Localities across the state are facing a growing financial crisis of soaring retirement costs while their populations stagnate and property values drop.The only options for struggling municipalities cannot be bankruptcy or being subject to a financial control board. This legislation would create a Financial Restructuring Board for fiscally distressed cities to turn to in difficult times. By helping localities to make tough decisions and manage their finances now, the State as a whole will benefit in the long term because we simply cannot afford to kick the can down the road any longer.The Board includes 10 members, including four state government bigwigs (the State's Budget Director, Comptroller, Attorney General, Secretary of State) and six others appointed by the Sonova:
Of these six appointees, one will be recommended by the Temporary President of the Senate, and one will be recommended by the Speaker of the Assembly. At least one of the Governor’s appointees will have significant municipal financial and restructuring experience.Cuomo's relationship with Syracuse's current mayor, Stephanie Miner, is somewhat strained. Miner, who co-chairs the state Democratic Committee, has made no secret of her disagreements with Cuomo on the state's role in helping cities, specifically Cuomo's proposal allowing cities to spread their pension payments out over several years, something Miner considered kicking the can down the road.
She also disagrees with a key provision of the legislation that created the new Restructuring Board, the part dealing with arbitration on municipal contracts. The way the law was worded keeps certain contract talks out of the new arbitration process -- including the current 'at impasse' negotiations with the Syracuse firefighters.Why is that important?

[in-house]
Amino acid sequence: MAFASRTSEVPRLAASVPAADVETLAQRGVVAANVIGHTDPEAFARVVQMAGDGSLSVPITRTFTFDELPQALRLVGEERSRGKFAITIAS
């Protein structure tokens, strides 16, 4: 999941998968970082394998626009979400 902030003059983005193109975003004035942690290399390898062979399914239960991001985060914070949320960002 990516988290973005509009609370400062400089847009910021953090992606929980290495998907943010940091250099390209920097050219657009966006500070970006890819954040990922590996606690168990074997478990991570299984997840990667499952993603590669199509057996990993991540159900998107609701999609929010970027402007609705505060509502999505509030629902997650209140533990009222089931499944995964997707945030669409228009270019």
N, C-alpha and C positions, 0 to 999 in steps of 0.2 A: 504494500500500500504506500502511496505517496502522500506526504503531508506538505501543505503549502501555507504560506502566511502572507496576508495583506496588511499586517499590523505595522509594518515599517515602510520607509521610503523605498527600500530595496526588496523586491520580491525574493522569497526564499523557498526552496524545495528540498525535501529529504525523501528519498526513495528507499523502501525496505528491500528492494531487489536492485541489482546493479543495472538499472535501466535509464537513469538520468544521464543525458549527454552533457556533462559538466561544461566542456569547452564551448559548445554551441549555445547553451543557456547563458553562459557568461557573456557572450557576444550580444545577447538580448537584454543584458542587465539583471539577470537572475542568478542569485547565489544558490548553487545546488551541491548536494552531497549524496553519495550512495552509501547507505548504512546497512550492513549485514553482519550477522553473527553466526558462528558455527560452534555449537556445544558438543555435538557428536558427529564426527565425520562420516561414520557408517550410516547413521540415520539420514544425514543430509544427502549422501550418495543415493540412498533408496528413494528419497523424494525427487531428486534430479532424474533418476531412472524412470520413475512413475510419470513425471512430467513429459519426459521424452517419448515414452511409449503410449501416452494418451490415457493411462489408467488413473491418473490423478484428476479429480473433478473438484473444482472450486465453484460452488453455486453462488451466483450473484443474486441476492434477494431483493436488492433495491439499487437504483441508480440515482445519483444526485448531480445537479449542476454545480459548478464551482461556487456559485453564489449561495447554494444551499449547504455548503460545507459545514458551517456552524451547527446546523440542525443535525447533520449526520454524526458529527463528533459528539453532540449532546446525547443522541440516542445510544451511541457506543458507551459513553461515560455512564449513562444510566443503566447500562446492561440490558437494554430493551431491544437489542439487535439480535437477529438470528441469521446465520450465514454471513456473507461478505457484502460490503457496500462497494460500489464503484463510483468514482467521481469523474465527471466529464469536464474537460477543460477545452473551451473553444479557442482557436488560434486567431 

Before calling an impasse, Local 280 of the International Association of Fire Fighters had asked the city for 6 percent raises for two years, plus no increase in health-care contributions, according to personnel director Robert Stamey. Firefighters now pay $45 a month for individual health insurance and $75 for family coverage.That's quite a break for the union; in the new process, the Board must consider a city's finances and ability to pay for the contract as the major components in their decision. It's hard to imagine any upstate New York city being able to sustain this type of contract, or any Board of arbitration agreeing to it.
Back to Cuomo -- just last week, he failed to endorse Miner in her primary against Pat Hogan and Alfonso Davis, although she won handily anyway.
So, with that backdrop, now that the time has come to get the new Board up and running, guess who Cuomo tapped for the FRB? None other than Matt Driscoll - former bar owner and former mayor of Syracuse. Here's the logic behind his appointment, according to the press release issued a couple of days ago:
Matthew J. Driscoll is the President and CEO of the Environmental Facilities Corporation. Prior to his appointment in 2009, Mr. Driscoll was the Mayor of Syracuse where he spearheaded multiple environmental, energy and sustainability initiatives; instituted a performance-based accountability program for city government which saved millions of dollars for city taxpayers; and also helped make the City of Syracuse the first city in the country to offer free college tuition to every student who graduates with a Regents diploma. After serving from 1998-2001 as the President of the Common Council, Mayor Driscoll led comprehensive planning and development of downtown and neighborhood housing development, as well as an action plan for the modernization of the city school buildings.Some of the things in Driscoll's resume have been continued or expanded under Miner's administration, including Say Yes and the school modernization plans. And what about that 'performance-based accountability program' that Driscoll instituted? That's SyraStat, which the city is no longer using.
In a 2009 article looking at the Driscoll legacy, The Post-Standard noted that the city figured the program saved taxpayers about $50 million over eight years -- no small potatoes there. It's easy to wonder what SyraStat or similar programs would point to as opportunities for our city now, if Mayor Miner went before this board for help.
Do you think that's what Cuomo is thinking? Or does he just have an odd sense of humor?